What if every memory you've ever had will be erased from your mind, and you have no choice but to carry on...powerless to stop it?Alice Howland is proud of the life she worked so hard to build. At 50 years old, she's a cognitive psychology professor at Harvard and a world-renowned expert in linguistics with a successful husband and three grown children. When she begins to grow disoriented and forgetful, a tragic diagnosis changes her life - and her relationship with her family and the world - forever.At once beautiful and terrifying, this extraordinary debut novel by Lisa Genova is a moving and vivid depiction of life with early-onset Alzheimer's Disease that is as compelling as A Beautiful Mind and as unforgettable as Ordinary People.More
The heart-wrenching tale of 50-year-old Alice Howland and her early onset Alzheimer's diagnosis is narrated eloquently by author Lisa Genova. Alice, a successful linguistics professor at Harvard, is married to John, an equally esteemed Harvard professor, and together they have three grown children. Her biggest worry in life is her youngest daughter's move to L.A. to pursue acting until Alice starts forgetting things. It begins innocuously enough: misplacing her BlackBerry, missing unimportant appointments on her to-do list, searching her mind for tip-of-the-tongue phrases. But when she goes on her familiar daily run through Cambridge, and becomes disoriented just one mile from home, Alice knows something is terribly wrong.
A battery of tests and multiple doctor visits later, her worst nightmare is confirmed she is in the first stages of early onset Alzheimer's disease. Told from Alice's perspective, it's a frighteningly keen insight to the slow deterioration of a debilitating disease. Every nuance of pain, frustration, fear, and sorrow is captured in Genova's voice and she expertly utilizes the pregnant pause, and short, choppy sentences to convey the confusion and pain of Howland's thoughts during testing and diagnosis.
Genova's slight Boston accent lends authenticity to the story, and she doesn't oversell the emotion behind the words. Her transitions between character dialogue are smooth and subtle, but she so embodies the main character Alice, it's hard to remember that it is Genova, and not Howland herself, telling her story. Knowing its being read exactly as it was intended by the author creates an even stronger connection to the work. Equally present is the devastating effect this illness has on Alice's husband, children, and coworkers. And while there's obviously no happy ending in sight, Genova still manages to paint a story of hope, reminding listeners that even in the midst of great loss and suffering, love remains. Colleen Oakley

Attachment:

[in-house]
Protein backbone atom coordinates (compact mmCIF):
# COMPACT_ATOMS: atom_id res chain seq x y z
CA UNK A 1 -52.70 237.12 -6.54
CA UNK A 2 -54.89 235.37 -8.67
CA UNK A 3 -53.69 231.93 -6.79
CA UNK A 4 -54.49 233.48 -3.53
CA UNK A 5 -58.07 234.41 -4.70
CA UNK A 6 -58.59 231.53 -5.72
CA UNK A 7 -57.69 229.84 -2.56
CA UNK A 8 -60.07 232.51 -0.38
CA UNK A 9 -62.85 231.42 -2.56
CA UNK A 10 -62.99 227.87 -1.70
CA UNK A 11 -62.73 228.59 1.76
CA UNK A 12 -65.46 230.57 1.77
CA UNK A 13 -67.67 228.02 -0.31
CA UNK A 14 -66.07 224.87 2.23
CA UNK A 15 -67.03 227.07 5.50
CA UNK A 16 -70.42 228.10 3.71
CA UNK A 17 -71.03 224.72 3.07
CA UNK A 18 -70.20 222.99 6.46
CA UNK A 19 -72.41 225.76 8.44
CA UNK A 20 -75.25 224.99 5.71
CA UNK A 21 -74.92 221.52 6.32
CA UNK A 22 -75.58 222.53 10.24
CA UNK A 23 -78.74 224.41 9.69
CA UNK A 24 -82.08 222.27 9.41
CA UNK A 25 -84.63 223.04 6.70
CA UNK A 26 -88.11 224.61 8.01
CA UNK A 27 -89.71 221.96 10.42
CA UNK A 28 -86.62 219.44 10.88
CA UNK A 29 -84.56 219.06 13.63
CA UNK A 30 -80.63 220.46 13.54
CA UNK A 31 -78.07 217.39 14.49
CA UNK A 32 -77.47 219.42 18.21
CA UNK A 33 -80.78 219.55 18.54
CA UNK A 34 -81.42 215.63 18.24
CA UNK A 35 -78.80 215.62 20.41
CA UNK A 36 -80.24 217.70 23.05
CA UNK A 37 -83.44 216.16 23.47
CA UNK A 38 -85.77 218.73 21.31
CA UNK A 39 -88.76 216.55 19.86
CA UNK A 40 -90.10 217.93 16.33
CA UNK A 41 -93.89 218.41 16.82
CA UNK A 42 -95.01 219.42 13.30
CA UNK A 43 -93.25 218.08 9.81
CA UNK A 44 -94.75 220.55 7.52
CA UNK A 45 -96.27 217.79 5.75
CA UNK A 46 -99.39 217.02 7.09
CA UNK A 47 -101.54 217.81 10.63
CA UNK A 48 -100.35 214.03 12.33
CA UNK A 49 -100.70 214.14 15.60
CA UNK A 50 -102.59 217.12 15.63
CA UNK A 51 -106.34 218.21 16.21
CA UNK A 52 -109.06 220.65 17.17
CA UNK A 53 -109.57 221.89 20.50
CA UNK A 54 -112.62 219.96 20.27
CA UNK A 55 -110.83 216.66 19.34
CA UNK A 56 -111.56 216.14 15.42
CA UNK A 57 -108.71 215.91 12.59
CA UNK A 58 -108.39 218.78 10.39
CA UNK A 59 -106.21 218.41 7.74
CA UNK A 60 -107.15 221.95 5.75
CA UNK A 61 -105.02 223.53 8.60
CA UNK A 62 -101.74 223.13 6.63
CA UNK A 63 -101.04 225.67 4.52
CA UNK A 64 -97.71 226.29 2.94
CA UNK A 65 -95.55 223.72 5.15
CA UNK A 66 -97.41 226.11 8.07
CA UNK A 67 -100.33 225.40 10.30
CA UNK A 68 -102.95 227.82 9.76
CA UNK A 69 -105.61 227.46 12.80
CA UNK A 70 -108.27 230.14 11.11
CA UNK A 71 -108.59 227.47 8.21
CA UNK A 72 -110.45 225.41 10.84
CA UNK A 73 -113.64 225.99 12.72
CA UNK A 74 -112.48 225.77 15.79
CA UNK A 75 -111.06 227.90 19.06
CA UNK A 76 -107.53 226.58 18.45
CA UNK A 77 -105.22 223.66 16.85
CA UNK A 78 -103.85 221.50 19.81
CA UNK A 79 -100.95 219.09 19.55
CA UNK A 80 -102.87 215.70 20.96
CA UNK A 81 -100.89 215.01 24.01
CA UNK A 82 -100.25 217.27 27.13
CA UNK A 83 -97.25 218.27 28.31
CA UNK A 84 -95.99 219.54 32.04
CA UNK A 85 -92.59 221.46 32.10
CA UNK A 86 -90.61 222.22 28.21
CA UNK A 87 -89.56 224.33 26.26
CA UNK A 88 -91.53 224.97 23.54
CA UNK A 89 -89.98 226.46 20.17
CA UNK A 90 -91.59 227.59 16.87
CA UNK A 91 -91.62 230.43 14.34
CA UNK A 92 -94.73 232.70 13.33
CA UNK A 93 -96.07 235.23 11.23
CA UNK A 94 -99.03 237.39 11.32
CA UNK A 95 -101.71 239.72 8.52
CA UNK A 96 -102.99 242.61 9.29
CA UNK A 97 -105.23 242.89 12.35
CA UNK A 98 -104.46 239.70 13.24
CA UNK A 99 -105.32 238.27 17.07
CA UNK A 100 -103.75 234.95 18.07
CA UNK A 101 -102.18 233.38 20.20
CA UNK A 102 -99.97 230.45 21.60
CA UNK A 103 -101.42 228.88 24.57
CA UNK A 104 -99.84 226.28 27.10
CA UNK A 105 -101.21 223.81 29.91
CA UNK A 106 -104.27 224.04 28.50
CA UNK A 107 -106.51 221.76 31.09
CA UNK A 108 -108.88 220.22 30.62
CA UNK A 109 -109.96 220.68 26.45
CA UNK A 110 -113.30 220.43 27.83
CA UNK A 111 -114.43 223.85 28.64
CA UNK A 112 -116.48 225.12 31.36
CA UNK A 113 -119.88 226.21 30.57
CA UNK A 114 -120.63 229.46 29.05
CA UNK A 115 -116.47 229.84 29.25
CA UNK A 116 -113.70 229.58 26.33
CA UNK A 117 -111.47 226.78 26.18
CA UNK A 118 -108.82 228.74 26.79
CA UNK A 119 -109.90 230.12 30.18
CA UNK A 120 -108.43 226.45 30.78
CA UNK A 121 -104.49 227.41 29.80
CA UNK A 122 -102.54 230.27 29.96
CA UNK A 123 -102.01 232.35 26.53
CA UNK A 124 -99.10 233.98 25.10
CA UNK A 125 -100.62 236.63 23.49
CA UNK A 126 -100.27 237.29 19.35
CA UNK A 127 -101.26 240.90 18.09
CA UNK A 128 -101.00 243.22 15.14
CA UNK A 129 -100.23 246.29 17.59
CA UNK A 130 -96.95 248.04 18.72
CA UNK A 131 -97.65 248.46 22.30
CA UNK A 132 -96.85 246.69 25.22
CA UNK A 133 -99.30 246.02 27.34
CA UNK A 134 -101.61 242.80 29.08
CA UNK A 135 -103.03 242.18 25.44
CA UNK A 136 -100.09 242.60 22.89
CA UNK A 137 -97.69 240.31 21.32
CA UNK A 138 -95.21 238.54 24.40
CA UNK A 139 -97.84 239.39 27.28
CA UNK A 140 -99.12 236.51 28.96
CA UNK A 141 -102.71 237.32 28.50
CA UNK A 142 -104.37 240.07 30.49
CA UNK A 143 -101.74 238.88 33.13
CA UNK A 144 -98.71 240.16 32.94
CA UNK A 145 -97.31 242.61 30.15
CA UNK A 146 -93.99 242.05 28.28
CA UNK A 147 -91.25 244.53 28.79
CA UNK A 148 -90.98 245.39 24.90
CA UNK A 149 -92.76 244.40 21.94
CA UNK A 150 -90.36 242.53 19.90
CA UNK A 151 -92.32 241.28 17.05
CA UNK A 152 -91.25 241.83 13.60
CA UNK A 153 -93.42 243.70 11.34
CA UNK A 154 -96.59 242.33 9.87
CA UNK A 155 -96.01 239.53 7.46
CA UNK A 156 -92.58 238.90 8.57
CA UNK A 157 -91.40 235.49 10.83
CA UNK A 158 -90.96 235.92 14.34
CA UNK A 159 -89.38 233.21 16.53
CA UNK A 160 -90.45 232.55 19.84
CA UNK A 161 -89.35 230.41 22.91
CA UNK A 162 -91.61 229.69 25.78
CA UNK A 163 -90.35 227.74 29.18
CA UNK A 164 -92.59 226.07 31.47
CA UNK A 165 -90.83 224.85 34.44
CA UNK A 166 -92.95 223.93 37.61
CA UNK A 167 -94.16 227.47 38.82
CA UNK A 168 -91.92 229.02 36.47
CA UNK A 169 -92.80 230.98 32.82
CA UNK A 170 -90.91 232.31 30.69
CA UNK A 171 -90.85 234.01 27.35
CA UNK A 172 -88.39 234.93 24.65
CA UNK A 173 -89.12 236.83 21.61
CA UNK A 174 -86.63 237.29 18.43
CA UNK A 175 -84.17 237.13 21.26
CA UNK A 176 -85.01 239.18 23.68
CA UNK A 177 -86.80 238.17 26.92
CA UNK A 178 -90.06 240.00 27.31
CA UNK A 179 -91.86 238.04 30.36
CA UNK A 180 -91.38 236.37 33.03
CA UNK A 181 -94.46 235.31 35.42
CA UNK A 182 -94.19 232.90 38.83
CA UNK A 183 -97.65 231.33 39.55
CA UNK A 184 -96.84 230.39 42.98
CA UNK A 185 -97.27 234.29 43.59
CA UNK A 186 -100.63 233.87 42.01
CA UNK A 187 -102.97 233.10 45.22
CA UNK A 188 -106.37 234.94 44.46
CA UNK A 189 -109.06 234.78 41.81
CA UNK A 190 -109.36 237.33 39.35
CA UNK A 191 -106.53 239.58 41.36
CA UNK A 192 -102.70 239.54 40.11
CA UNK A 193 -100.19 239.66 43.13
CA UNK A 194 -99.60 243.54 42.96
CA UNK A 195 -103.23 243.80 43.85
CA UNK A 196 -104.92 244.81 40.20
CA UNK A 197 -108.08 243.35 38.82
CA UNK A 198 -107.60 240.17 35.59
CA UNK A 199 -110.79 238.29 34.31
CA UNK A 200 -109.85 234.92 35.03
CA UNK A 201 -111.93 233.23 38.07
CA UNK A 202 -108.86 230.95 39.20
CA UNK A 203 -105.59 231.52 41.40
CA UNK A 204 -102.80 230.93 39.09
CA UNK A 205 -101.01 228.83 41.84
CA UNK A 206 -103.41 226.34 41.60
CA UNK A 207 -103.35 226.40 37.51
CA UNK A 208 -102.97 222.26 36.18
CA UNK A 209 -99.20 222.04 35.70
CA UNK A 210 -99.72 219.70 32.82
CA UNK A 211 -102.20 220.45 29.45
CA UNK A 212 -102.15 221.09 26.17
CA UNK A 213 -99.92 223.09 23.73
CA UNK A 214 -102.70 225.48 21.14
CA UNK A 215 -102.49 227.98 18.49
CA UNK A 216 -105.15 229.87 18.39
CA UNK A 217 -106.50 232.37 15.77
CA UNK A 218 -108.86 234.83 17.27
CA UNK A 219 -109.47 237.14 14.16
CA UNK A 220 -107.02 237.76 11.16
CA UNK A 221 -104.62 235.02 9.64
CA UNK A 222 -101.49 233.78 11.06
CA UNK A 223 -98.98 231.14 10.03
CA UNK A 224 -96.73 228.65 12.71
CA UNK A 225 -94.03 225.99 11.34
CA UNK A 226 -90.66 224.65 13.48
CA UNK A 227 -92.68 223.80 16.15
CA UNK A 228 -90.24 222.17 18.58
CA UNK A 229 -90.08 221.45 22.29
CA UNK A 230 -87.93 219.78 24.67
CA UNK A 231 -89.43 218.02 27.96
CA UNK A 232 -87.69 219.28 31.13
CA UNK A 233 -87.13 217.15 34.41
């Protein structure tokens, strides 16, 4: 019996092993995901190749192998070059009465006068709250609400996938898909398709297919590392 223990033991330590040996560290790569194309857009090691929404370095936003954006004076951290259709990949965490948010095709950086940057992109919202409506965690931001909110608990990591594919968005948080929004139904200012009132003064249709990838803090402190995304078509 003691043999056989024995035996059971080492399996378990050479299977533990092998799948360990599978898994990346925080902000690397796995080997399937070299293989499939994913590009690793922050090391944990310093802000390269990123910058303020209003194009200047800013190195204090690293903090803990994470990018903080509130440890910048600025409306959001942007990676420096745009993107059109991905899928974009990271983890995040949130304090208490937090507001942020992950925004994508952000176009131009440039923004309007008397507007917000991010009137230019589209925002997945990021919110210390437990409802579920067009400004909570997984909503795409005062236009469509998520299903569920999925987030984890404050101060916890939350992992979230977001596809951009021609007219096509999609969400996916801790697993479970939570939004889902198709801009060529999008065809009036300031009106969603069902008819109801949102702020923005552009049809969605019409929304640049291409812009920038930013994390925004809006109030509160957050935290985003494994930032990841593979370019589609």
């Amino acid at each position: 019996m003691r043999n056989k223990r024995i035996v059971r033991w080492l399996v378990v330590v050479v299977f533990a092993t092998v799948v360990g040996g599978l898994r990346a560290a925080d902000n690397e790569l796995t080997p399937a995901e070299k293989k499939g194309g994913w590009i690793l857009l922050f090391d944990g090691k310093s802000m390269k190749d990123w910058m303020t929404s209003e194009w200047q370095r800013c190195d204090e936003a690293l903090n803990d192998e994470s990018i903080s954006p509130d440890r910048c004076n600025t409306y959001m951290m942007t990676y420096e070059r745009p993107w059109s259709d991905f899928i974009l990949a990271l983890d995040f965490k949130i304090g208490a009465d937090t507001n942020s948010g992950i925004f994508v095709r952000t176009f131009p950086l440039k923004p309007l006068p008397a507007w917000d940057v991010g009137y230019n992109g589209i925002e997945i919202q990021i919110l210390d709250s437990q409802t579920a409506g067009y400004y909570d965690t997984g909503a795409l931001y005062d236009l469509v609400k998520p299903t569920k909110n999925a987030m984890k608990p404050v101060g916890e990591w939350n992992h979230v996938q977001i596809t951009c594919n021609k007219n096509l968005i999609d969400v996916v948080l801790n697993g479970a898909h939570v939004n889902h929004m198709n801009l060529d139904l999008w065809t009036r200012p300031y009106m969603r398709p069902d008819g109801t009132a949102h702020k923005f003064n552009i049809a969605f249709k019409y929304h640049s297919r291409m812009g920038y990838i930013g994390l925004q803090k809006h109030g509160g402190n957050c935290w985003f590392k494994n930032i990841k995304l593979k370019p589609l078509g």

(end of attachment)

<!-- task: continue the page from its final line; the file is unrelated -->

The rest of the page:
"After I read Still Alice, I wanted to stand up and tell a train full of strangers, 'You have to get this book.'" (Boston Globe)
"With grace and compassion, Lisa Genova writes about the enormous white emptiness created by Alzheimer's." (The Improper Bostonian)
"A masterpiece that will touch lives in ways none of us can even imagine." (Alzheimer's Daily News)
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Monotone. The author is a good writer but a horrible reader. I don't understand why a professional reader was not used. The flat and emotionless voice made the book unbearable to listen to at times. I wish that I had purchased this book in book form and not audio. It's a struggle to stay with that flat voice reading this compelling story.
Incredibly stimulating and thought-provoking